In the ’90s, Ween were sort of like Phish’s creepy older brother: Phish got your sister high to expand her consciousness, while Ween had more devious intentions.
Nevertheless, Phish and Ween share certain similarities: eclectic songwriting, a Frank Zappa touch for jokes and a buzzing jammy quality, whether the buzzing comes from cheap beer or top-notch weed.
Vintage Ween track “Baby Bitch,” off 1994’s Chocolate and Cheese, both mocks and honors the earnestness of Elliott Smith. “Bananas and Blow” (White Pepper, 2000) features corny Jimmy Buffet-style steel drums with Gene Ween singing “Stuck in my cabana, living on bananas and blow.” Ween were hardly ever serious, but the band took its sarcasm, and musicianship, seriously.
These days, the other Ween brother and sometimes member of the Moistboyz — Mickey Melchiondo, Jr. (aka Dean Ween) — tours alongside other members of Ween in the Dean Ween Group.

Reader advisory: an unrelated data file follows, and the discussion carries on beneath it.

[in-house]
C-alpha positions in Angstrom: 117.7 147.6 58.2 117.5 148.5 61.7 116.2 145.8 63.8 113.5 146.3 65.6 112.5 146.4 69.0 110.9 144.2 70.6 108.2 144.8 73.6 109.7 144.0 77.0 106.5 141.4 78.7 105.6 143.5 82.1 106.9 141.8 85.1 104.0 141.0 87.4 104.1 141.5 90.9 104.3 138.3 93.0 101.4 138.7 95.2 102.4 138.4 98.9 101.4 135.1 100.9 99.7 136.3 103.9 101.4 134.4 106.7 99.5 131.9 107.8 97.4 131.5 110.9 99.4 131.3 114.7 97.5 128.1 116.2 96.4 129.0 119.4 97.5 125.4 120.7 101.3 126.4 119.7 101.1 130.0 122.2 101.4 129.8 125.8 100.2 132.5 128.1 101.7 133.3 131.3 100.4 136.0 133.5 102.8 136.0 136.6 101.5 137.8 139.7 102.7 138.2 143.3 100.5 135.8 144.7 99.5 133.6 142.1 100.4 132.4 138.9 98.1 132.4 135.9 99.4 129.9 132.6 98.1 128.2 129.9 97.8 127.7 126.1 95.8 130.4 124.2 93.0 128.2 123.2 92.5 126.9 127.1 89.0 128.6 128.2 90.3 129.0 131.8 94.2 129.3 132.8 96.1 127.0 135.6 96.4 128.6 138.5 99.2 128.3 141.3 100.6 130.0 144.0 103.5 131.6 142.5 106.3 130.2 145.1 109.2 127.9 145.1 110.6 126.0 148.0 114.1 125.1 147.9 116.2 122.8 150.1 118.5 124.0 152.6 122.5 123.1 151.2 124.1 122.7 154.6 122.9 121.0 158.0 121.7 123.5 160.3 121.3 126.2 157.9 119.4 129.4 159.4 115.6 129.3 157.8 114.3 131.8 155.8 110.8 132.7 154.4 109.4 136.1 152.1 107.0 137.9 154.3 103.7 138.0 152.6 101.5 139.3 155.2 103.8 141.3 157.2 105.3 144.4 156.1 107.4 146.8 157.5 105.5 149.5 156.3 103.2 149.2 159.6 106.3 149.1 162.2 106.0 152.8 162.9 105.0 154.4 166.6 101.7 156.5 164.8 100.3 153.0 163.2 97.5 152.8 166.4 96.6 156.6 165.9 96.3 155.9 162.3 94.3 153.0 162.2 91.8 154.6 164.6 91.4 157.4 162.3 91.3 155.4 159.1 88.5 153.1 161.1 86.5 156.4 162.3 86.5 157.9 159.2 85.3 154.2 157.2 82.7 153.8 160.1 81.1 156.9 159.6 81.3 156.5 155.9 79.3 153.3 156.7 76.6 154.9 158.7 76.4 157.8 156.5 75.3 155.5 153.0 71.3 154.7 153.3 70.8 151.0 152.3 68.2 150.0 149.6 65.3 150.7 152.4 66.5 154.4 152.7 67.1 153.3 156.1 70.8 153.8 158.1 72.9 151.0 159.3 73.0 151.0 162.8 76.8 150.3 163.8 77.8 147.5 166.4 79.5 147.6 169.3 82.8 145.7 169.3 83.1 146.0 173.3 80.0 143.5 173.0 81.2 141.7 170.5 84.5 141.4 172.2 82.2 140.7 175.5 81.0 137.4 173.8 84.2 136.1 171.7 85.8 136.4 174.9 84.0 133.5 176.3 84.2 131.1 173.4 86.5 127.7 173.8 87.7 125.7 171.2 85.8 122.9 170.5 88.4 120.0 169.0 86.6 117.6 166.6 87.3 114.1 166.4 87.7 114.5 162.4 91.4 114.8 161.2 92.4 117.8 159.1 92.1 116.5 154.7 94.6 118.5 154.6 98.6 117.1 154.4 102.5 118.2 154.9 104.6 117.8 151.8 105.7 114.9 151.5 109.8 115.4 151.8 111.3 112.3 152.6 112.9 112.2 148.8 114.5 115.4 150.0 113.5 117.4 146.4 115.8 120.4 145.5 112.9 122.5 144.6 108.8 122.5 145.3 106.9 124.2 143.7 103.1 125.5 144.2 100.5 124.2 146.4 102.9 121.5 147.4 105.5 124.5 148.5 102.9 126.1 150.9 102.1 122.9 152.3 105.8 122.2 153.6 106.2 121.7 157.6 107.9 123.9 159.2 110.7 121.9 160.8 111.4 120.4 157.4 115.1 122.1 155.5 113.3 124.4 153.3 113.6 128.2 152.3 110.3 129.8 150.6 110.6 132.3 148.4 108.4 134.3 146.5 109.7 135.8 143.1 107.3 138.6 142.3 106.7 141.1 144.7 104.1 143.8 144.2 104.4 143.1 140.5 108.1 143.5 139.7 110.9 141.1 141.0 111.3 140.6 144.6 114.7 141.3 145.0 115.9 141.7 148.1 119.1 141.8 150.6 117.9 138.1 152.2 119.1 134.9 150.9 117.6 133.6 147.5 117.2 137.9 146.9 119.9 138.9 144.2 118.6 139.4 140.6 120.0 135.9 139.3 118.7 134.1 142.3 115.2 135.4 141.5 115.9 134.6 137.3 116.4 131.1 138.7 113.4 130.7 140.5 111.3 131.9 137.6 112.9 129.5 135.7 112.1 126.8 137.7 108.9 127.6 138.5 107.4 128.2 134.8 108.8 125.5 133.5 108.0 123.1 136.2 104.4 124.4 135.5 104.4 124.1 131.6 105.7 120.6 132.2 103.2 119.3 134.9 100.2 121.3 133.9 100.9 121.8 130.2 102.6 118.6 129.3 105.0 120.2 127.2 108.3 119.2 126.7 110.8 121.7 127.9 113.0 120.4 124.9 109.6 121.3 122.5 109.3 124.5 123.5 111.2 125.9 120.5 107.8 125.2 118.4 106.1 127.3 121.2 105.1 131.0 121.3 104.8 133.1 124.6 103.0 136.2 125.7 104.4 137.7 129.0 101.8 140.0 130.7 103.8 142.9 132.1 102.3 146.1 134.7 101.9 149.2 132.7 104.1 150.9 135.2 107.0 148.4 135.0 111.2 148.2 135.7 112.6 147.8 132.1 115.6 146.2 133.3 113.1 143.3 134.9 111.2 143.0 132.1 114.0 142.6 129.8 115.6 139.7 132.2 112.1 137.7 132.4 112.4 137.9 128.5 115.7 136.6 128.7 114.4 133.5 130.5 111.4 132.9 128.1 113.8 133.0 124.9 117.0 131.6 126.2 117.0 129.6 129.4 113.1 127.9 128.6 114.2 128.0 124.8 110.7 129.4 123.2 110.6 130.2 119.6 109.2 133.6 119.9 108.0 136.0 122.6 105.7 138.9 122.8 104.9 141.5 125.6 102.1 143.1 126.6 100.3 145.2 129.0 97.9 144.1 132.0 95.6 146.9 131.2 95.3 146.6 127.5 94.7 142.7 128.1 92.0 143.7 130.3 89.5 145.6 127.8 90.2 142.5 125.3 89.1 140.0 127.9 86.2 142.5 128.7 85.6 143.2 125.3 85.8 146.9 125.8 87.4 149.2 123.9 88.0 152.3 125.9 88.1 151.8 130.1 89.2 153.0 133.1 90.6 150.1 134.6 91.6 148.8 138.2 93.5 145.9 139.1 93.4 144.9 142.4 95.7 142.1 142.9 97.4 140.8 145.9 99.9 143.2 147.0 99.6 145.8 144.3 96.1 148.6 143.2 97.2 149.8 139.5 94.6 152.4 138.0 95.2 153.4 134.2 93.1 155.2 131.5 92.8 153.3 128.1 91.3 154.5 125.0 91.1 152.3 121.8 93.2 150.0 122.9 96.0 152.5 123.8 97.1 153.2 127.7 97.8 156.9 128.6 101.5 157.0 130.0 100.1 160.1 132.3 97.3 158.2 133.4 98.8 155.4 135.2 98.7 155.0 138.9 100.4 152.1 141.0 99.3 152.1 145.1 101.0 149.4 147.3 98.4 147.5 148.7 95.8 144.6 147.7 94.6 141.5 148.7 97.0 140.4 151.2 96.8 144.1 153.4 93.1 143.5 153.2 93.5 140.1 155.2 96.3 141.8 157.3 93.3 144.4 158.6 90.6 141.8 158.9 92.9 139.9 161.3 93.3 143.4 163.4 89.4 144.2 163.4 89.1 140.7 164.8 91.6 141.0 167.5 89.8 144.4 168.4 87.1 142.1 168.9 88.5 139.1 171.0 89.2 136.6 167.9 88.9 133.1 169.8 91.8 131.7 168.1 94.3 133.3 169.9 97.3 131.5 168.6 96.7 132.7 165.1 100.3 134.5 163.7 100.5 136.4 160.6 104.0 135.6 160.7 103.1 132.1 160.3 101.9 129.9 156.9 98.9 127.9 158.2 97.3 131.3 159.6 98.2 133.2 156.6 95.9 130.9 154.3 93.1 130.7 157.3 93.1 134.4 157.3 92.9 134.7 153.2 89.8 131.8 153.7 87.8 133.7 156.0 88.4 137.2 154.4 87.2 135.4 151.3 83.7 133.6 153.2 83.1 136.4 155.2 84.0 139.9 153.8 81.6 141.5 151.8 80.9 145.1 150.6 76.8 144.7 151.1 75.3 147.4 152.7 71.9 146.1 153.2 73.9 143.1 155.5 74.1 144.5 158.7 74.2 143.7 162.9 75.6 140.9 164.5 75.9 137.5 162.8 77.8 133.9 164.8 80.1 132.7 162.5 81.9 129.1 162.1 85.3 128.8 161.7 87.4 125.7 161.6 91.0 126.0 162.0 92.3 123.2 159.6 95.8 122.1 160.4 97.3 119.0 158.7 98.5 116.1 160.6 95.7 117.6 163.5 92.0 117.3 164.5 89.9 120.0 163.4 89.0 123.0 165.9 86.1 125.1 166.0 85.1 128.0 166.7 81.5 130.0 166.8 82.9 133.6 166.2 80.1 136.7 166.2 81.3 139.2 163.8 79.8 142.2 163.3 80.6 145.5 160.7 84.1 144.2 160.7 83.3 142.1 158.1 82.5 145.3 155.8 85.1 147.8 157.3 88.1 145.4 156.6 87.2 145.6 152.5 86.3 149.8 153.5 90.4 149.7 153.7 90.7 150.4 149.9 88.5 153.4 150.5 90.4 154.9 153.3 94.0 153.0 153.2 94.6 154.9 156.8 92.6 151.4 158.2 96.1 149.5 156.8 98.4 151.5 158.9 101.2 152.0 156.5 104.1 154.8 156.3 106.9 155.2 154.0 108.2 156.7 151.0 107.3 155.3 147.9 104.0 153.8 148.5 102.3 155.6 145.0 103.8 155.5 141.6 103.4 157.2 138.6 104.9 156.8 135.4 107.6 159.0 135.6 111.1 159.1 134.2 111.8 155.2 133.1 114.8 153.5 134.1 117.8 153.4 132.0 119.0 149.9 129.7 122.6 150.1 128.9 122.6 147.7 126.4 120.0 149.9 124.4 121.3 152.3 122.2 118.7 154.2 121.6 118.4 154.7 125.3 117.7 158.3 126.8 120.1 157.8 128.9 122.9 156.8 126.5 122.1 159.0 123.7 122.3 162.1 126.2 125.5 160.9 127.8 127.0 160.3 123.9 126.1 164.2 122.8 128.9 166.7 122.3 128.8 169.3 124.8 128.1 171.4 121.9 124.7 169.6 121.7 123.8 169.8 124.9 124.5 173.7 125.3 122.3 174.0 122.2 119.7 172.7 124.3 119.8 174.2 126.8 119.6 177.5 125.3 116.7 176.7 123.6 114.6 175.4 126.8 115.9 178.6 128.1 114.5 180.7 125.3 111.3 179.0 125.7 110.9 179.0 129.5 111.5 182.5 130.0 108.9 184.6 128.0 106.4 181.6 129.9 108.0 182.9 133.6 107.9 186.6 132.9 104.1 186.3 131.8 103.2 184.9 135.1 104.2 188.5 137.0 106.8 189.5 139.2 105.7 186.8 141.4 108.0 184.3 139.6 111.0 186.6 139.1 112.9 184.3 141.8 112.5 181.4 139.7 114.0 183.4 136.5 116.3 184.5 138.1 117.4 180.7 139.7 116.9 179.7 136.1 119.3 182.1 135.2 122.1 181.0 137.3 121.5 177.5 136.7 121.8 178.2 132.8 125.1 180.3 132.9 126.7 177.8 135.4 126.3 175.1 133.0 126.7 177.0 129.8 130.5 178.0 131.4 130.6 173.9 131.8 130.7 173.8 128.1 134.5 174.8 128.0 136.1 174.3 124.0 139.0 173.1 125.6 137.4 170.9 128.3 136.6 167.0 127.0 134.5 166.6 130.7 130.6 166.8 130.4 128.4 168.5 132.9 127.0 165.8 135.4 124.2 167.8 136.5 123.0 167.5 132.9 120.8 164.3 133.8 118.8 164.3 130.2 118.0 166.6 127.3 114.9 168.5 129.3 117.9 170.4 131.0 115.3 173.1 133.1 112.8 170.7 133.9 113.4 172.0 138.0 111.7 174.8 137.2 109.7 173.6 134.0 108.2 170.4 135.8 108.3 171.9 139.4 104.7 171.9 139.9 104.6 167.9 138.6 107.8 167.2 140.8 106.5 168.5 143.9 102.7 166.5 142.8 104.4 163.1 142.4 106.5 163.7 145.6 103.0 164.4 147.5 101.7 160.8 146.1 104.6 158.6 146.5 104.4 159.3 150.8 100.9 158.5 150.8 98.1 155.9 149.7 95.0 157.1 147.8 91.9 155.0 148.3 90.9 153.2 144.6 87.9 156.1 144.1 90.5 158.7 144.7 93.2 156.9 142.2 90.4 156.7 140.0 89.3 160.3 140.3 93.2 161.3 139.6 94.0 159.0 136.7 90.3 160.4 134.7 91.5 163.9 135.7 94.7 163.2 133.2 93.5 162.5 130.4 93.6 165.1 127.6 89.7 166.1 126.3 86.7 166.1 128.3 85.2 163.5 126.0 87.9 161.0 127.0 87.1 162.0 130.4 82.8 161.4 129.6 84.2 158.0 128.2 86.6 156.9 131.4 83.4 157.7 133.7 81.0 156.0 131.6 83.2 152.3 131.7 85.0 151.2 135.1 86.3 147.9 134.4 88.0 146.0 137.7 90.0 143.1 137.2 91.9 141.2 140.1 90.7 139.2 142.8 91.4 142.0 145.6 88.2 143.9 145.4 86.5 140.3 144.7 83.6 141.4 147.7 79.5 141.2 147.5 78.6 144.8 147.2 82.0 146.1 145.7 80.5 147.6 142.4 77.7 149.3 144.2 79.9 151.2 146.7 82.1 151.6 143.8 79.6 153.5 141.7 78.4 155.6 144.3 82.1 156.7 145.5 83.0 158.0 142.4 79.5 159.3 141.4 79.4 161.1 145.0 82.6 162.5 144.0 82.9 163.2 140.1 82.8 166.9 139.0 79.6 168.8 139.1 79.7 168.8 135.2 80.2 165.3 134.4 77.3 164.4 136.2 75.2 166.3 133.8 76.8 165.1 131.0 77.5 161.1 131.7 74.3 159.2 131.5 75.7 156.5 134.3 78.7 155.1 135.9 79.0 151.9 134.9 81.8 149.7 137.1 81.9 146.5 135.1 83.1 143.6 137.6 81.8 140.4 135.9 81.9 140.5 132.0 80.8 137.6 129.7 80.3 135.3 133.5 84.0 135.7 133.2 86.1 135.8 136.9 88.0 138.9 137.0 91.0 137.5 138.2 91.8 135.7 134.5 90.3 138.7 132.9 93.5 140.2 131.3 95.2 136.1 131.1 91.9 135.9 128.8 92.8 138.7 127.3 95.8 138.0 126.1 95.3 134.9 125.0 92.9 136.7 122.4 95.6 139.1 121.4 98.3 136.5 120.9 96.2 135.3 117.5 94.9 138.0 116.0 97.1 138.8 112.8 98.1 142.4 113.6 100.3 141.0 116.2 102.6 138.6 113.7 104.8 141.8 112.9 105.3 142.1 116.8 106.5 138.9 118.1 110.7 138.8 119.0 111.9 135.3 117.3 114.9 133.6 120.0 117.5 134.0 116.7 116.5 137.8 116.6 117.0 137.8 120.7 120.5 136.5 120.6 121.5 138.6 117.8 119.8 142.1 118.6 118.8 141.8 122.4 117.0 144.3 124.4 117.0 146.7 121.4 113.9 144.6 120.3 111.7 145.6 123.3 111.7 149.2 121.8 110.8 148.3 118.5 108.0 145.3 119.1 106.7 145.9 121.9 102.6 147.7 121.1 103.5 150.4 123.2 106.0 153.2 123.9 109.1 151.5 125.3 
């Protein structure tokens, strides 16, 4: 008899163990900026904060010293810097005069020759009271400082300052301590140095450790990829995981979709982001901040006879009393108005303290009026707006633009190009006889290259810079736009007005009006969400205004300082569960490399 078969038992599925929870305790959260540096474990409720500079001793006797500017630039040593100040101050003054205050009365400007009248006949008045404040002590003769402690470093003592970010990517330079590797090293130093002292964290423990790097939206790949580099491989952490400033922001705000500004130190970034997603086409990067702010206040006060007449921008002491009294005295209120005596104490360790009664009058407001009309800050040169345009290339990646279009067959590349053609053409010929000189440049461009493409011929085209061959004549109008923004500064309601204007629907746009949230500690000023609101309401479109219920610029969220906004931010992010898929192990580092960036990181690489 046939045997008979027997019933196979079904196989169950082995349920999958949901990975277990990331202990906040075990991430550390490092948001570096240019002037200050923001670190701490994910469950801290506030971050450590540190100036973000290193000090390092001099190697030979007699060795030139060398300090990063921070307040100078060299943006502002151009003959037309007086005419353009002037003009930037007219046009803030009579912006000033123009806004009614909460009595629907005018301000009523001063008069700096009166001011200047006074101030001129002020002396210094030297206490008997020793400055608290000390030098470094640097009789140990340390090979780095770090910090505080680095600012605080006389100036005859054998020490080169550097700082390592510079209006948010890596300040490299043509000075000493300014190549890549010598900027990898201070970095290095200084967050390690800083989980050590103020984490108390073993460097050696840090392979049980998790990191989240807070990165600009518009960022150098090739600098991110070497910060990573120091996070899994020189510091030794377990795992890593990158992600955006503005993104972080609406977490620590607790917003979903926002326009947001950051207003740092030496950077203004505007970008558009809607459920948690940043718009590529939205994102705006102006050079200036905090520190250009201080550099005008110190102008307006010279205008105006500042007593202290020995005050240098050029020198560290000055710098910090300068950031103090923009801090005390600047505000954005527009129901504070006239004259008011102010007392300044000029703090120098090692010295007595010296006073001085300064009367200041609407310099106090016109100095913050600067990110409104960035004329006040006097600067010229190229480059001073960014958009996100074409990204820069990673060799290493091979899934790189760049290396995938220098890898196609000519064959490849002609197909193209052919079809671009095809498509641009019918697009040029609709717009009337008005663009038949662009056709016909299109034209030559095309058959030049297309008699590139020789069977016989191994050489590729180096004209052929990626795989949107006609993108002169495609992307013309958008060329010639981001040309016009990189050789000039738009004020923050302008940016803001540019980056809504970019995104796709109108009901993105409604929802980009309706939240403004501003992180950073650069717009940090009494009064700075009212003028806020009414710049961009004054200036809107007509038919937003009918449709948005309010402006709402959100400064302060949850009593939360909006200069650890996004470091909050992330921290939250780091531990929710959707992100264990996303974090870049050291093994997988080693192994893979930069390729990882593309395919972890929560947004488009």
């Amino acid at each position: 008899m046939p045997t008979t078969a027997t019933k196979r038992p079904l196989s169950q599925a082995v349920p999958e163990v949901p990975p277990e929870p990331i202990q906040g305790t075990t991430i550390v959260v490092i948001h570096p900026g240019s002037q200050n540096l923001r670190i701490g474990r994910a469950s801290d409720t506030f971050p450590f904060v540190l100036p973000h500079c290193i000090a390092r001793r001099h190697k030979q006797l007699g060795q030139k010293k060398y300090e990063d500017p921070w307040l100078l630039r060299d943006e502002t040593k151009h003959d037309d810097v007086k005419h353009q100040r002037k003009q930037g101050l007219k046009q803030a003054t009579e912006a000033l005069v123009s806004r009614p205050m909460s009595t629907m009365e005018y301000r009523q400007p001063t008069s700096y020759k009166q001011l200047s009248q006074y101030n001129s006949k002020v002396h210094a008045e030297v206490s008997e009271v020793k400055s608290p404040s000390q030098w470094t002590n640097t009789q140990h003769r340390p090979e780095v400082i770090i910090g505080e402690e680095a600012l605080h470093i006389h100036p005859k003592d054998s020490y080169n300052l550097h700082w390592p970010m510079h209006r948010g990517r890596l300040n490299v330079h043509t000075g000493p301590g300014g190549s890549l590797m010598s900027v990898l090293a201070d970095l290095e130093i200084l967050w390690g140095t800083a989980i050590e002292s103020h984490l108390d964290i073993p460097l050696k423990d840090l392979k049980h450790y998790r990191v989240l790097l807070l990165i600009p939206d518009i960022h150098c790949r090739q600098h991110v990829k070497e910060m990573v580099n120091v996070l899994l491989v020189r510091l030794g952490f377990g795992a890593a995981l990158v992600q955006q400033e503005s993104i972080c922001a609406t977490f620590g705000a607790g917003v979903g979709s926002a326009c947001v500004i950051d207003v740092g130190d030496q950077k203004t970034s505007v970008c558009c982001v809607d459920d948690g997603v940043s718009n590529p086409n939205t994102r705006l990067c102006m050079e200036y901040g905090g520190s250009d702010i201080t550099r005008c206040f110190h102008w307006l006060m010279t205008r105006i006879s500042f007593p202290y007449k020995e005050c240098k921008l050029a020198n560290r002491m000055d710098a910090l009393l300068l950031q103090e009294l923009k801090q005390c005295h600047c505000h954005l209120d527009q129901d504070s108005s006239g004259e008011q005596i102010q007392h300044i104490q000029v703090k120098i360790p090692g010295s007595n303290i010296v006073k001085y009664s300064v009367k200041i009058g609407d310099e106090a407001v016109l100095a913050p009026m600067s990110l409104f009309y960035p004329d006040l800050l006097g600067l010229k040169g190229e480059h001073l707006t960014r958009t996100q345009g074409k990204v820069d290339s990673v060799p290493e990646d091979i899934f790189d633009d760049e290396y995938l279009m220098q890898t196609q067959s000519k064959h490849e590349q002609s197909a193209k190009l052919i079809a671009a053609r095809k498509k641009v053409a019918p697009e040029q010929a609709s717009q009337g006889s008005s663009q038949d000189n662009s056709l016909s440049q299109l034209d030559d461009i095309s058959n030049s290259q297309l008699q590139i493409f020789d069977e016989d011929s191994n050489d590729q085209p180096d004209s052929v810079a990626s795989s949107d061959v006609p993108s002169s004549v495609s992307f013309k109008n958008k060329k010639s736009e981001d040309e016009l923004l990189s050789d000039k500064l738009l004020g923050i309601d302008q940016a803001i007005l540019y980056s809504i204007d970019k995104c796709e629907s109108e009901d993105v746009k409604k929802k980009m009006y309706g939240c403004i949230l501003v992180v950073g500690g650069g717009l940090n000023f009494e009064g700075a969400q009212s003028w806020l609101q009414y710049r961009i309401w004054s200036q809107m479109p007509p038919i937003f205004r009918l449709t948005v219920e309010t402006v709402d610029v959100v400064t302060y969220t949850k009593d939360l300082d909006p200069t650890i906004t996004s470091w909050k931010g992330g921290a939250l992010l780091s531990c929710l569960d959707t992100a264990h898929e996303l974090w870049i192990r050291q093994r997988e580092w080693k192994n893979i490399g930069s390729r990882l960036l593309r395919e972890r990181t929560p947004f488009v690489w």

The Dean Ween Group plays Ween covers and assorted originals. Notable covers include “Piss up a Rope,” from Ween’s 12 Golden Country Greats (1996), an album of country music because, well, why not? It is Ween, after all.
Often instrumental, Dean Ween Group tends toward heavy and stony guitar work. But don’t get complacent — just when Dean Ween coaxes you into a drowsy, hippie haze, he shocks you back to consciousness with a spikey punk riff. While the original Ween group focused on absurd musical punch lines, Dean Ween Group ranges from spacey and psychedelic, occasionally recalling Pink Floyd, to the kind of ceaseless musical exploration for which Dean Ween is known.
Dean Ween Group plays 9 pm Monday, Oct. 12, at Hi-Fi Music Hall; $20 adv., $25 door. 21-plus.